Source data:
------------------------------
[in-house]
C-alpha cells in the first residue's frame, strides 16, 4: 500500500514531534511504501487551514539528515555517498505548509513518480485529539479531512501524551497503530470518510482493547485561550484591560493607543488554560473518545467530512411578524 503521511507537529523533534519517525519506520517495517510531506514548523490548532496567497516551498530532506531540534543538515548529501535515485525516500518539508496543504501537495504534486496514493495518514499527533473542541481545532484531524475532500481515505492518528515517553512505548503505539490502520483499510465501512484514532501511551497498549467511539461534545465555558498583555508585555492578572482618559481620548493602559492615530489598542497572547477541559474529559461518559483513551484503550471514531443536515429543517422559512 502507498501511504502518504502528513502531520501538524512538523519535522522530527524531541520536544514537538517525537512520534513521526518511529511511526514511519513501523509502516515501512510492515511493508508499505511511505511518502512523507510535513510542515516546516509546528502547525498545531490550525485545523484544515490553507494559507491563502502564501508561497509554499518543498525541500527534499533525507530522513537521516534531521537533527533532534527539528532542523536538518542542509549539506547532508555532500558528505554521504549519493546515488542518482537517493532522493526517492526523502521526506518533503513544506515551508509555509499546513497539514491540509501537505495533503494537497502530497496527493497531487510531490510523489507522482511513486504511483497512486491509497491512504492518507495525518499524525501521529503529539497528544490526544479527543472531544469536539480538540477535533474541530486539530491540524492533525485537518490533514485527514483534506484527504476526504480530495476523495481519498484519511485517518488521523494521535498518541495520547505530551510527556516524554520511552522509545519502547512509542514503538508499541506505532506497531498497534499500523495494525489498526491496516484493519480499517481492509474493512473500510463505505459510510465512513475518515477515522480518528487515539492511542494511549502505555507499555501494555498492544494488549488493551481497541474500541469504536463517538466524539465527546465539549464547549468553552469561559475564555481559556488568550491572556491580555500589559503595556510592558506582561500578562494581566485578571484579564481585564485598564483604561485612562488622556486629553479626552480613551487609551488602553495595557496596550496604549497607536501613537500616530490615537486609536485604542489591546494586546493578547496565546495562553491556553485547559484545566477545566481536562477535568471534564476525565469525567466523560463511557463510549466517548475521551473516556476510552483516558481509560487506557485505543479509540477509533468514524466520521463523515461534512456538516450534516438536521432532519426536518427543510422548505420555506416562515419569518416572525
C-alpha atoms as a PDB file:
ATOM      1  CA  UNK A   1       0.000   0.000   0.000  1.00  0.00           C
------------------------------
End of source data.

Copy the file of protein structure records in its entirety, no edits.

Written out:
[in-house]
C-alpha cells in the first residue's frame, strides 16, 4: 500500500514531534511504501487551514539528515555517498505548509513518480485529539479531512501524551497503530470518510482493547485561550484591560493607543488554560473518545467530512411578524 503521511507537529523533534519517525519506520517495517510531506514548523490548532496567497516551498530532506531540534543538515548529501535515485525516500518539508496543504501537495504534486496514493495518514499527533473542541481545532484531524475532500481515505492518528515517553512505548503505539490502520483499510465501512484514532501511551497498549467511539461534545465555558498583555508585555492578572482618559481620548493602559492615530489598542497572547477541559474529559461518559483513551484503550471514531443536515429543517422559512 502507498501511504502518504502528513502531520501538524512538523519535522522530527524531541520536544514537538517525537512520534513521526518511529511511526514511519513501523509502516515501512510492515511493508508499505511511505511518502512523507510535513510542515516546516509546528502547525498545531490550525485545523484544515490553507494559507491563502502564501508561497509554499518543498525541500527534499533525507530522513537521516534531521537533527533532534527539528532542523536538518542542509549539506547532508555532500558528505554521504549519493546515488542518482537517493532522493526517492526523502521526506518533503513544506515551508509555509499546513497539514491540509501537505495533503494537497502530497496527493497531487510531490510523489507522482511513486504511483497512486491509497491512504492518507495525518499524525501521529503529539497528544490526544479527543472531544469536539480538540477535533474541530486539530491540524492533525485537518490533514485527514483534506484527504476526504480530495476523495481519498484519511485517518488521523494521535498518541495520547505530551510527556516524554520511552522509545519502547512509542514503538508499541506505532506497531498497534499500523495494525489498526491496516484493519480499517481492509474493512473500510463505505459510510465512513475518515477515522480518528487515539492511542494511549502505555507499555501494555498492544494488549488493551481497541474500541469504536463517538466524539465527546465539549464547549468553552469561559475564555481559556488568550491572556491580555500589559503595556510592558506582561500578562494581566485578571484579564481585564485598564483604561485612562488622556486629553479626552480613551487609551488602553495595557496596550496604549497607536501613537500616530490615537486609536485604542489591546494586546493578547496565546495562553491556553485547559484545566477545566481536562477535568471534564476525565469525567466523560463511557463510549466517548475521551473516556476510552483516558481509560487506557485505543479509540477509533468514524466520521463523515461534512456538516450534516438536521432532519426536518427543510422548505420555506416562515419569518416572525
C-alpha atoms as a PDB file:
ATOM      1  CA  UNK A   1       0.000   0.000   0.000  1.00  0.00           C